What Comes After Shibori? 4 Designers on the Next It Pattern
Up your pillow game.
Updated Sep 29, 2021 6:52 AM
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Before shibori came along, our understanding of dyeing fabric was limited to brightly colored sunburst T-shirts, hand-dipped at birthday parties and summer camps. Then the design world began embracing the ancient method of pressing, twisting, and coloring textiles with indigo (it’s been around since the 8th century in Japan) and the resulting gossamer-like patterns were suddenly everywhere—on headboards, dinner napkins, wall art, the list goes on.
While shibori-dyed cushions and throws are still staples in California-cool homes, pattern aficionados are beginning to look beyond the airy, bohemian style. We asked four in-the-know designers to take a stab at predicting the next big print, and, unsurprisingly, their suggestions will look good on any pillow.
Christina Bryant, founder of luxury home decor brand St. Frank, known for sourcing fabrics and objects from around the world, continues to find inspiration in Africa. Her “new neutral,” Kuba cloth, originates in the Congo and is typically handwoven using strands from raffia palm leaves. “I love the earthy tones. It has a modern element that feels more elevated and a bit masculine,” she says. Bryant has translated the pattern’s large winding lines onto lumbar pillows, pouches, and even wallpaper for her bedroom. But that doesn’t mean she’s over shibori fabric (she casually propped a giant surfboard covered in the stuff against a wall in her living room).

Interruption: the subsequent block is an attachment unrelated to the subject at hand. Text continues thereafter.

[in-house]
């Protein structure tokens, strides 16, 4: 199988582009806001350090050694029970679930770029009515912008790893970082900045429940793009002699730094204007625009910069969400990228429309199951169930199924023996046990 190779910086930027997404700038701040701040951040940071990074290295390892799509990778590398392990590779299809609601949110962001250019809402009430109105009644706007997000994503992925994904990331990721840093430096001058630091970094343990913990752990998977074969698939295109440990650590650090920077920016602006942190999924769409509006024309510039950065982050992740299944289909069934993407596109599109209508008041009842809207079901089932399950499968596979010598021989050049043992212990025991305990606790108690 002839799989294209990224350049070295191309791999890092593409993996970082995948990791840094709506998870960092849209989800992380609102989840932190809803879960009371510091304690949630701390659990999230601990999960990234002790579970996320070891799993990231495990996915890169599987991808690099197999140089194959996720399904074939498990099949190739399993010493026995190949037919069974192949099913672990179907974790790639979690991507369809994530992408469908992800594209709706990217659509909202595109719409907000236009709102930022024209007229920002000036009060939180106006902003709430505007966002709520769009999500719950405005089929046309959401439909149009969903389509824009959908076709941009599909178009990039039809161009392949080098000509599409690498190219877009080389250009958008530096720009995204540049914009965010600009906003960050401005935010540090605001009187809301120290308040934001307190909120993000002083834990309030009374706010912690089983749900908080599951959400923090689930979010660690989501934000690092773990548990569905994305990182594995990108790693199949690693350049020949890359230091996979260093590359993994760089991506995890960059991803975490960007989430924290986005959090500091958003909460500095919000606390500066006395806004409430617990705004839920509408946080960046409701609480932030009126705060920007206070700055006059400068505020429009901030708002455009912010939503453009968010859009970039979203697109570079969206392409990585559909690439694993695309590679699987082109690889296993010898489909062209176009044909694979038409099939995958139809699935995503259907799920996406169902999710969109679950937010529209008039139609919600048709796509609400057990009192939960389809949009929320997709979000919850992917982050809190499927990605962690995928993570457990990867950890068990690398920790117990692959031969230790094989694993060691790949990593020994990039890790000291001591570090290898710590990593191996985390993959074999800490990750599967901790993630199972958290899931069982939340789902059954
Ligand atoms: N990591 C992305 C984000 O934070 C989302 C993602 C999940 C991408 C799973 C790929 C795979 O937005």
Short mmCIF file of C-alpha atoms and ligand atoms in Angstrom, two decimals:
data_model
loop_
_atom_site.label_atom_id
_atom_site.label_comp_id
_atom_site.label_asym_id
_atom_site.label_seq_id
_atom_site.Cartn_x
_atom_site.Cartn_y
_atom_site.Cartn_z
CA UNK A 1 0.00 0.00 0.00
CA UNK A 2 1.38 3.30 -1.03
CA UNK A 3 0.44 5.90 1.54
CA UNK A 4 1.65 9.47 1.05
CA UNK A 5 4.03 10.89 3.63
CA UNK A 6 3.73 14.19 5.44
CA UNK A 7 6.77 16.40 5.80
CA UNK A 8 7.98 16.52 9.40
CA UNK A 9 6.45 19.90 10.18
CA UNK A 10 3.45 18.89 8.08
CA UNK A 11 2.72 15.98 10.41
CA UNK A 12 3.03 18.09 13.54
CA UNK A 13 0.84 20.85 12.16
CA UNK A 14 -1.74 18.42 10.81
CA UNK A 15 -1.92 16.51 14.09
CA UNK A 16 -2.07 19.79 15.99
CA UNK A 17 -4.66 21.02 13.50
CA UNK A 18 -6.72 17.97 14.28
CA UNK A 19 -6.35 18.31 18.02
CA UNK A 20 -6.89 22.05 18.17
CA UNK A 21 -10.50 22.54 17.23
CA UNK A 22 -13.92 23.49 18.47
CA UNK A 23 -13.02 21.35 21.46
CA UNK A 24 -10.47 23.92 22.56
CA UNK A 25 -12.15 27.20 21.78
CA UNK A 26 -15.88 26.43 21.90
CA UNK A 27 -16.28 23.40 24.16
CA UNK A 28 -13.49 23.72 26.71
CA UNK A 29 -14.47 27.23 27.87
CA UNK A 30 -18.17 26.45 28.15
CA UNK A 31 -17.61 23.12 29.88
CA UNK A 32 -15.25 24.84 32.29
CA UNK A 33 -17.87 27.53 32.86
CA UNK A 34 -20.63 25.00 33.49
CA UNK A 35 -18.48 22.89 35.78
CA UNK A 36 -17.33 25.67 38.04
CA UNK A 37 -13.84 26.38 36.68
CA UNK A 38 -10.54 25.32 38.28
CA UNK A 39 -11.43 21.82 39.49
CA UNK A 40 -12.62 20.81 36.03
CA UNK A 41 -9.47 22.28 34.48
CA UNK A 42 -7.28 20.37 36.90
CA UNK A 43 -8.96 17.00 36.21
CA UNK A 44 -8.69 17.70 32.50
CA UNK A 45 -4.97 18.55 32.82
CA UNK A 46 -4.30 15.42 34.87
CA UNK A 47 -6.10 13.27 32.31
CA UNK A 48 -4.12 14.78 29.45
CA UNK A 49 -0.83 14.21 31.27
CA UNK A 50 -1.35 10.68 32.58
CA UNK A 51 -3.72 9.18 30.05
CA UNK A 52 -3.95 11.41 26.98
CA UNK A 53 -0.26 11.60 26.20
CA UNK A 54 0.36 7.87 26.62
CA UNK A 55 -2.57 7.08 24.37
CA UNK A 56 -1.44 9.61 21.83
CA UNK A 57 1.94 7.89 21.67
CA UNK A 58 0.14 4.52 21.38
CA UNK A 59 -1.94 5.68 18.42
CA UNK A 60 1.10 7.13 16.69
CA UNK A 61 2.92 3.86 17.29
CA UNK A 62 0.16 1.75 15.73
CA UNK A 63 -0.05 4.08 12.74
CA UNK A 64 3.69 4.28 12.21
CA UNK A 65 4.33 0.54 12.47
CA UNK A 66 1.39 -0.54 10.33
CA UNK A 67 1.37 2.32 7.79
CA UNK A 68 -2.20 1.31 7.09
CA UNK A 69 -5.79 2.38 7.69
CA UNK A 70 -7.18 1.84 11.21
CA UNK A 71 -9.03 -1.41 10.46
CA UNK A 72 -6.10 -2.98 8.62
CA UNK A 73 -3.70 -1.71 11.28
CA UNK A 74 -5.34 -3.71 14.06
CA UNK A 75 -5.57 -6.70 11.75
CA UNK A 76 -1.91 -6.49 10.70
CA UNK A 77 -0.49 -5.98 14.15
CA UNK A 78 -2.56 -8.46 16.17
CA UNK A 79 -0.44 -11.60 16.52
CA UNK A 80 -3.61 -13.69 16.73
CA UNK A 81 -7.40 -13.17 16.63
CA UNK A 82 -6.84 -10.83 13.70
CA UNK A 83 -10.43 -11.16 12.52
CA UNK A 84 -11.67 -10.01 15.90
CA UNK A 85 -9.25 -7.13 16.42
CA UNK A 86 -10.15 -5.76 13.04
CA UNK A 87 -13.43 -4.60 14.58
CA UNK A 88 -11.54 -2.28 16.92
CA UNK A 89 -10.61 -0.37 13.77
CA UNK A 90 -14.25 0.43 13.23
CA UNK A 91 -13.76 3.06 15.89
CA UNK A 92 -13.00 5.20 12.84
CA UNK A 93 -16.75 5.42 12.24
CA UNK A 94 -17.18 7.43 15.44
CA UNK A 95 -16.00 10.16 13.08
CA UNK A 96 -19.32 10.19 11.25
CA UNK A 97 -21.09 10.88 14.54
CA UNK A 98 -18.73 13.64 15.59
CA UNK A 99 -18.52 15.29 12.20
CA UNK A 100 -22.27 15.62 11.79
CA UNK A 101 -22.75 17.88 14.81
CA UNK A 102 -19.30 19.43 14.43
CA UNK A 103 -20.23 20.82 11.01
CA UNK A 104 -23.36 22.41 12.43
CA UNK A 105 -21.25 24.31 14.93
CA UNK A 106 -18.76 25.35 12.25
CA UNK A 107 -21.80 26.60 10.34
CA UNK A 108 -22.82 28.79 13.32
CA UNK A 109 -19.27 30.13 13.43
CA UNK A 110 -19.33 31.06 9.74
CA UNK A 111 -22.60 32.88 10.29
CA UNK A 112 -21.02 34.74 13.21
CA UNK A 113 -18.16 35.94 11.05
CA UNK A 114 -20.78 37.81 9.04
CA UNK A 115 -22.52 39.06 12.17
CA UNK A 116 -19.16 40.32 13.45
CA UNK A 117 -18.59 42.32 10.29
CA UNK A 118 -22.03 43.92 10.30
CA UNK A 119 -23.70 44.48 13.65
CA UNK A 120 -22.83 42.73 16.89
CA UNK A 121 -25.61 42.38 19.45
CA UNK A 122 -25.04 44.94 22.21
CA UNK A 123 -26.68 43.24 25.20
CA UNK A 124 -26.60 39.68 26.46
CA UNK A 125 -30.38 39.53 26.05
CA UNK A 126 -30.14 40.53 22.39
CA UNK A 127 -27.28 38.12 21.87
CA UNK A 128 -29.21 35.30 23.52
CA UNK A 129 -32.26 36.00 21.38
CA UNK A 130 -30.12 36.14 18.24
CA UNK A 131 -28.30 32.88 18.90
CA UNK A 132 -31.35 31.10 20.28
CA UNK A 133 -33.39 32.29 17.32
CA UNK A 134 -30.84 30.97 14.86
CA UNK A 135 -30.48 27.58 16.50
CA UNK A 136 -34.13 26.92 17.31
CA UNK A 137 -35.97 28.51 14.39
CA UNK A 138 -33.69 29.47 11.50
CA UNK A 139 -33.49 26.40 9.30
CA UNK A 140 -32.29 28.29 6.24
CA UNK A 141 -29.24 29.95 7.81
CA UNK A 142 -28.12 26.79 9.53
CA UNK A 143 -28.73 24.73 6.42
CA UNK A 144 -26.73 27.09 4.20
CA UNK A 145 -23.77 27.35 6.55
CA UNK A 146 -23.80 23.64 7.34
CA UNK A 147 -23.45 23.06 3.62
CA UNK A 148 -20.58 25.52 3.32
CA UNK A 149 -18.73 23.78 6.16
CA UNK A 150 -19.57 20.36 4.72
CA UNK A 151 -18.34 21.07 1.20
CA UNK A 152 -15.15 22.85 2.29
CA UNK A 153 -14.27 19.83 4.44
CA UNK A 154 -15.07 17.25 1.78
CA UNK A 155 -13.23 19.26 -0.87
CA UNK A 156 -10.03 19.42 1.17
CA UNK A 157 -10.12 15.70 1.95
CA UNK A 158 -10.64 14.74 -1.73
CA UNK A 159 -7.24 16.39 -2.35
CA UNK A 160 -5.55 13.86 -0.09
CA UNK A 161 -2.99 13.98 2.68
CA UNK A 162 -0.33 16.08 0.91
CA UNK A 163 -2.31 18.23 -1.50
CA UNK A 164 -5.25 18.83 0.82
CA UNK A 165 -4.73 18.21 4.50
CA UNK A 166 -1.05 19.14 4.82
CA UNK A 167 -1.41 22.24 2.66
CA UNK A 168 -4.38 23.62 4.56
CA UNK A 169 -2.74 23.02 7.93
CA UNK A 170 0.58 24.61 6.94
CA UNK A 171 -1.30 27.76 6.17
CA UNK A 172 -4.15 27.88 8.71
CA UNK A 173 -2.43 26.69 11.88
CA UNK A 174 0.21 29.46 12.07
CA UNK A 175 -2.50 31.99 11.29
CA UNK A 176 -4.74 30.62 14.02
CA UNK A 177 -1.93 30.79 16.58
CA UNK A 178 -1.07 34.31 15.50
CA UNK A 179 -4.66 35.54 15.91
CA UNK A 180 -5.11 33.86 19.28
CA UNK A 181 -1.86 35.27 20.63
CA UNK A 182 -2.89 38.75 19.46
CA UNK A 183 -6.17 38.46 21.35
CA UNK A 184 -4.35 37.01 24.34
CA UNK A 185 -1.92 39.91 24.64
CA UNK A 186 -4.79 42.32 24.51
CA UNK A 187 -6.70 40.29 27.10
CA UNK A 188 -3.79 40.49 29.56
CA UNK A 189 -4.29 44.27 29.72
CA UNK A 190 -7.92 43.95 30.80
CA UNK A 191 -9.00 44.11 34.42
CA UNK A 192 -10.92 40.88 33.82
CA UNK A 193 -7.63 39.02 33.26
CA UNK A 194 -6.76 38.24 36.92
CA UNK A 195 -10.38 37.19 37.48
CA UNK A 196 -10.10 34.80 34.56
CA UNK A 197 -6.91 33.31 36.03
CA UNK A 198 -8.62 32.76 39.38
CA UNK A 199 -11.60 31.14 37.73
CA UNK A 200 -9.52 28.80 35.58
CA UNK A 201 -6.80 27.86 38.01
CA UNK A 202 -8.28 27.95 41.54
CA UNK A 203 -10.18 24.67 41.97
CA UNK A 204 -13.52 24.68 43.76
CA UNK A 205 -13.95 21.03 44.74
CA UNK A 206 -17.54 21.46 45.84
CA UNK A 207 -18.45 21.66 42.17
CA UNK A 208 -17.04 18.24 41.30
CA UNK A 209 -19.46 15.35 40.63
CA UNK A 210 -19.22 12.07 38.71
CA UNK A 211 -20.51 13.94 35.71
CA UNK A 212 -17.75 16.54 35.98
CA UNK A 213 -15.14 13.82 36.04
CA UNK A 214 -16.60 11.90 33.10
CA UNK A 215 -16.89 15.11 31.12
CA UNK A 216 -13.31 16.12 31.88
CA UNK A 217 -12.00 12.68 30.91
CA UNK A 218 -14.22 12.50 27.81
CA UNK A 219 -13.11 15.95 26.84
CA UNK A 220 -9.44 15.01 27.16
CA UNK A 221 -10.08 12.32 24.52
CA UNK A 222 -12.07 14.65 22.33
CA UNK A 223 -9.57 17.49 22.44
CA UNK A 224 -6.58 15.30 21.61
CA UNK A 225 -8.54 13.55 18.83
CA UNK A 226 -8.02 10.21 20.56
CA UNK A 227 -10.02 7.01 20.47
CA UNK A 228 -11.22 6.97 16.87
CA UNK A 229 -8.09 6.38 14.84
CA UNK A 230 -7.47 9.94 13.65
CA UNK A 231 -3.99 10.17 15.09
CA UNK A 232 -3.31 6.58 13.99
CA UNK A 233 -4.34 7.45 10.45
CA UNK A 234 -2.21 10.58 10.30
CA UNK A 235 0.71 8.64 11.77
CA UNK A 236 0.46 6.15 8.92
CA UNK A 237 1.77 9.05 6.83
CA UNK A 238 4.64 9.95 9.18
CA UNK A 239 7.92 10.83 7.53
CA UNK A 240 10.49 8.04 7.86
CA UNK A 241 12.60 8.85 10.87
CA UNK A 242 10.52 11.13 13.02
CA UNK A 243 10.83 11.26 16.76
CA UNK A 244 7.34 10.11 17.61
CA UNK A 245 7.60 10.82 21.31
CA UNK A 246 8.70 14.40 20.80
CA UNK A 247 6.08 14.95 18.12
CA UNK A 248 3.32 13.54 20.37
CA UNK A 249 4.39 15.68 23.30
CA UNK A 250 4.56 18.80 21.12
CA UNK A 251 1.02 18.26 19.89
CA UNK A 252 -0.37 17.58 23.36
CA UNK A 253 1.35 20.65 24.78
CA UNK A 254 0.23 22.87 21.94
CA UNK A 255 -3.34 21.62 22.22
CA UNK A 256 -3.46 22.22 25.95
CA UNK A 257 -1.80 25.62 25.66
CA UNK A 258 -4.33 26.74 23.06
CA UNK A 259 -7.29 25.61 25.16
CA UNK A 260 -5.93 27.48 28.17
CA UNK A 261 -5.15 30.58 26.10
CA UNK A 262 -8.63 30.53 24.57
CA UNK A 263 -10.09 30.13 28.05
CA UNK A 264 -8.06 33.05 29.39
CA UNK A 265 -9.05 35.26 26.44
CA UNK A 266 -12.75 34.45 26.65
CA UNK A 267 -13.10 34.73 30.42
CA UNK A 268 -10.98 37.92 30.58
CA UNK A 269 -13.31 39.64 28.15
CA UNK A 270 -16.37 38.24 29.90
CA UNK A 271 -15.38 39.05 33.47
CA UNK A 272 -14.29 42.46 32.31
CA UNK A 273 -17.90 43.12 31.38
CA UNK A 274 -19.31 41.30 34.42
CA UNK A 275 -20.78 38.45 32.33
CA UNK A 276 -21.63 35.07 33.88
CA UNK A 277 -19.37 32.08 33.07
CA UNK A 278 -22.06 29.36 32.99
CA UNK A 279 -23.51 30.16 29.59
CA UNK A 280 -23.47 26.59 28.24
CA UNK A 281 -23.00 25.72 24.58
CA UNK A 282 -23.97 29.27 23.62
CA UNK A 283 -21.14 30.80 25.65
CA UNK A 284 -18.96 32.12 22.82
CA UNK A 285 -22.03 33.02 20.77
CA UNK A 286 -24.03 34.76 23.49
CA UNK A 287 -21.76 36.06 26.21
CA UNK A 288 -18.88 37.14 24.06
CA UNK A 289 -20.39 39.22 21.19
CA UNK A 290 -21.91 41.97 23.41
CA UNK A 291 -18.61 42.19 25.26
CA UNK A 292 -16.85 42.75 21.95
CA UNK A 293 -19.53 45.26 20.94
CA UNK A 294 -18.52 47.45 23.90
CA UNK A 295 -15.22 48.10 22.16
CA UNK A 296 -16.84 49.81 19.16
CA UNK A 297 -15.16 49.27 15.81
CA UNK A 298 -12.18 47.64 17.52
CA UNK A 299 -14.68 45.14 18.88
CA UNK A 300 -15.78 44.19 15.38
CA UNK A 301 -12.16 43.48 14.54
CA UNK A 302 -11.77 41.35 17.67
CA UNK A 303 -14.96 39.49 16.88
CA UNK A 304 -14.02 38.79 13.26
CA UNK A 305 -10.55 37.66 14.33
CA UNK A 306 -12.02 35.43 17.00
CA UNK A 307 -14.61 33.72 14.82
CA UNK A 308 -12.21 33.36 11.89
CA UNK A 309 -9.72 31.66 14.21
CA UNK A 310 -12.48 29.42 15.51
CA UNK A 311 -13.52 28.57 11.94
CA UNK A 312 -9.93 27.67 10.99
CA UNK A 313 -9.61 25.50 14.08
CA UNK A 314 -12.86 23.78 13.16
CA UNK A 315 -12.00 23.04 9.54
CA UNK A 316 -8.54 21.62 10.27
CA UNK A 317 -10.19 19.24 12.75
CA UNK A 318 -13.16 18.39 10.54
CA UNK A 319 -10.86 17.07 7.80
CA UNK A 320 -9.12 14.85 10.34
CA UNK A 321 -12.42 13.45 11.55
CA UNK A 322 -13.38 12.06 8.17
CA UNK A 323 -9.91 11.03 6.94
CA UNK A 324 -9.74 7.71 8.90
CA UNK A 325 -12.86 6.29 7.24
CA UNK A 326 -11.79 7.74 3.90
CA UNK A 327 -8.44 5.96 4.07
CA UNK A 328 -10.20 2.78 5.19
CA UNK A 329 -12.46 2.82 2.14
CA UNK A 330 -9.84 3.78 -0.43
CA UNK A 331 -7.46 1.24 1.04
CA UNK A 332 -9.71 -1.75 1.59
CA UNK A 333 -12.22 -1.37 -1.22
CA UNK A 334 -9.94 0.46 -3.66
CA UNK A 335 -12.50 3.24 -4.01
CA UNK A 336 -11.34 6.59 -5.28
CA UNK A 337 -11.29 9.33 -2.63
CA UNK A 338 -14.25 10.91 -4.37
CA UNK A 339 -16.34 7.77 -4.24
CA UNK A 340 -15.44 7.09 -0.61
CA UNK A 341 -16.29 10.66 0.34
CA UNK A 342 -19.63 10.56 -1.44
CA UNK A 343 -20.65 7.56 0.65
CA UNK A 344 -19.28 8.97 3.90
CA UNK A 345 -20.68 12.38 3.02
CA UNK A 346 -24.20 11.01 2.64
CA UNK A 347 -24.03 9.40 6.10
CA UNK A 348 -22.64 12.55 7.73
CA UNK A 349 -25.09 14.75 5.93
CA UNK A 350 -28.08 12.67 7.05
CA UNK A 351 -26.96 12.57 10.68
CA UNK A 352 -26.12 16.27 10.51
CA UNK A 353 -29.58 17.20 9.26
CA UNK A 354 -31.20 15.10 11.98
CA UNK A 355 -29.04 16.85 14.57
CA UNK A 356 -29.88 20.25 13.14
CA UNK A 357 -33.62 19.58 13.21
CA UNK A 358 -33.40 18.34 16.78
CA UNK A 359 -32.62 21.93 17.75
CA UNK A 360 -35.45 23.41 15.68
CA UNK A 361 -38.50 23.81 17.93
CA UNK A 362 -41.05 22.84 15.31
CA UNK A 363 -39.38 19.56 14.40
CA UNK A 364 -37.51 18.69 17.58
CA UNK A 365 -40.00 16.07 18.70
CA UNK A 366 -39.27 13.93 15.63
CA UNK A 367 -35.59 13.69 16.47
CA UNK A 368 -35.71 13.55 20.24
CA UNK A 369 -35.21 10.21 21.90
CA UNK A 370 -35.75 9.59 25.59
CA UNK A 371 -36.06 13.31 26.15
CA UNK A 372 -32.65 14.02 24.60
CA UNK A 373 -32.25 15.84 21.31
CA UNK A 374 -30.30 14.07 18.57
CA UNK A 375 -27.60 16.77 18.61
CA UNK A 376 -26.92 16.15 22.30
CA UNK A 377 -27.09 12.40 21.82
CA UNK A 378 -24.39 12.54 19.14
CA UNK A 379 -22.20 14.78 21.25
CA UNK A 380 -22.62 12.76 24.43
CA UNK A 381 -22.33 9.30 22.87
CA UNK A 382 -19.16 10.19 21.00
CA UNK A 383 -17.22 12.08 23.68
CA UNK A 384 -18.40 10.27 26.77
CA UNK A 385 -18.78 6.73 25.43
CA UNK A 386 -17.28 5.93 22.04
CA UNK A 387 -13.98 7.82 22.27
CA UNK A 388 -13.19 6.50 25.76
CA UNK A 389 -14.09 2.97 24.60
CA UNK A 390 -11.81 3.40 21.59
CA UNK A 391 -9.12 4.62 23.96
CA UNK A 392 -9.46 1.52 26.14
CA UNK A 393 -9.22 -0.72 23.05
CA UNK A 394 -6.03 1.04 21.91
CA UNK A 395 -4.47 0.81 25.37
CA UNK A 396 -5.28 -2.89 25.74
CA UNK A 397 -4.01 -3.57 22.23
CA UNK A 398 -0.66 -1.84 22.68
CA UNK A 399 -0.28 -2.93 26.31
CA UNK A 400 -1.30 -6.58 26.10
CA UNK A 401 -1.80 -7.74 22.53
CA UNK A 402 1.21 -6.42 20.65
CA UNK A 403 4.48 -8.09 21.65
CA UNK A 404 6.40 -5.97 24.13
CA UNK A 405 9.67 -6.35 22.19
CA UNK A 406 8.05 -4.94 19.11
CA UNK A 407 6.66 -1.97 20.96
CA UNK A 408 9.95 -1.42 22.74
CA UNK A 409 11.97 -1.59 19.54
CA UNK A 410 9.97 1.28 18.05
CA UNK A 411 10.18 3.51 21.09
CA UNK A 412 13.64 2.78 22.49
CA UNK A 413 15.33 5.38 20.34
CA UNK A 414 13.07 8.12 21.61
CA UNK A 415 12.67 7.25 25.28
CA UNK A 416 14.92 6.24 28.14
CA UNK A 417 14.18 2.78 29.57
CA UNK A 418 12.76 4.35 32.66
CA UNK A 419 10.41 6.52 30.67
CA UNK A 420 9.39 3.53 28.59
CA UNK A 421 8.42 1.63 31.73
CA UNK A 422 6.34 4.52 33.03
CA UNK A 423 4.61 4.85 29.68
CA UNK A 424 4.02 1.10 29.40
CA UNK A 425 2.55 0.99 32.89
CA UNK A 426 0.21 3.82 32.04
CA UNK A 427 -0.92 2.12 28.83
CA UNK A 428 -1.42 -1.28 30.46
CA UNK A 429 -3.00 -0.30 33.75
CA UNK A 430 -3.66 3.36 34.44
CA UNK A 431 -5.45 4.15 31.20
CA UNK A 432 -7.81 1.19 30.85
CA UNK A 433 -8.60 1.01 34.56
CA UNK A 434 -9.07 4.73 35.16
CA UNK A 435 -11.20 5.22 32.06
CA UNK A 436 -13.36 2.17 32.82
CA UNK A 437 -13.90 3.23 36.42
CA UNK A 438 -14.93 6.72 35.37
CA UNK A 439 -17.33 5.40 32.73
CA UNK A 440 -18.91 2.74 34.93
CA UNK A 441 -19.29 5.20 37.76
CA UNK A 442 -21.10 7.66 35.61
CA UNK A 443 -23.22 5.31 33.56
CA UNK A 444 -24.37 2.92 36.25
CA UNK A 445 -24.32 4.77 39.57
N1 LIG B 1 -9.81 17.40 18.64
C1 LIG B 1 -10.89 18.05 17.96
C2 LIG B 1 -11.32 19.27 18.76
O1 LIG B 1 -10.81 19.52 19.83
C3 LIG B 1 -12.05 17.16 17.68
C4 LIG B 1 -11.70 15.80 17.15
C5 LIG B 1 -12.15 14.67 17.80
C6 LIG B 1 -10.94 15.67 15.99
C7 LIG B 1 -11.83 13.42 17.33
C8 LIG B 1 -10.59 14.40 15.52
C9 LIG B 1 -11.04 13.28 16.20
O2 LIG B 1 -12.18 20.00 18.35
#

Rebecca Atwood started experimenting with this marbling technique in the traditional way: on paper. Using India ink and water, the textile designer and author of the newly launched book Living With Color created dreamy, hypotonic swirls that she eventually applied to cotton duvets and pillow covers. “The irregularity and painterly quality of shibori have always really resonated with people,” shares Atwood. “I see this in suminagashi too. There’s something coastal and bohemian about this look.”
Caitlin Murray, principal at Black Lacquer Design, wants the next wave of prints to be both exotic and fit for every day. “I’m gravitating toward a lot of fabulous geometrics with a softer, more organic feel,” says Murray. Kelly Wearstler’s District fabric, a heavy linen with strong nods to Cubism, is at the top of her favorites list, along with Clarence House’s Aimee print (as seen on artist Angela Chrusciaki Blehm’s Memphis-style ottoman).
Designer Heather Taylor, the owner of Heather Tayor Home, is excited to channel Amanda Brooks’s boutique in the Cotswolds, a shop filled with quilted textiles and 19th-century antiques, by mixing gingham and stripes. Beyond the tablescape, Taylor suggests going maximalist and matching a checkered duvet to the window treatments. “Add in some beautiful florals and it will feel straight out of the English countryside,” she says.
Shibori isn’t gone for good, but we have to admit, these ideas are to dye for.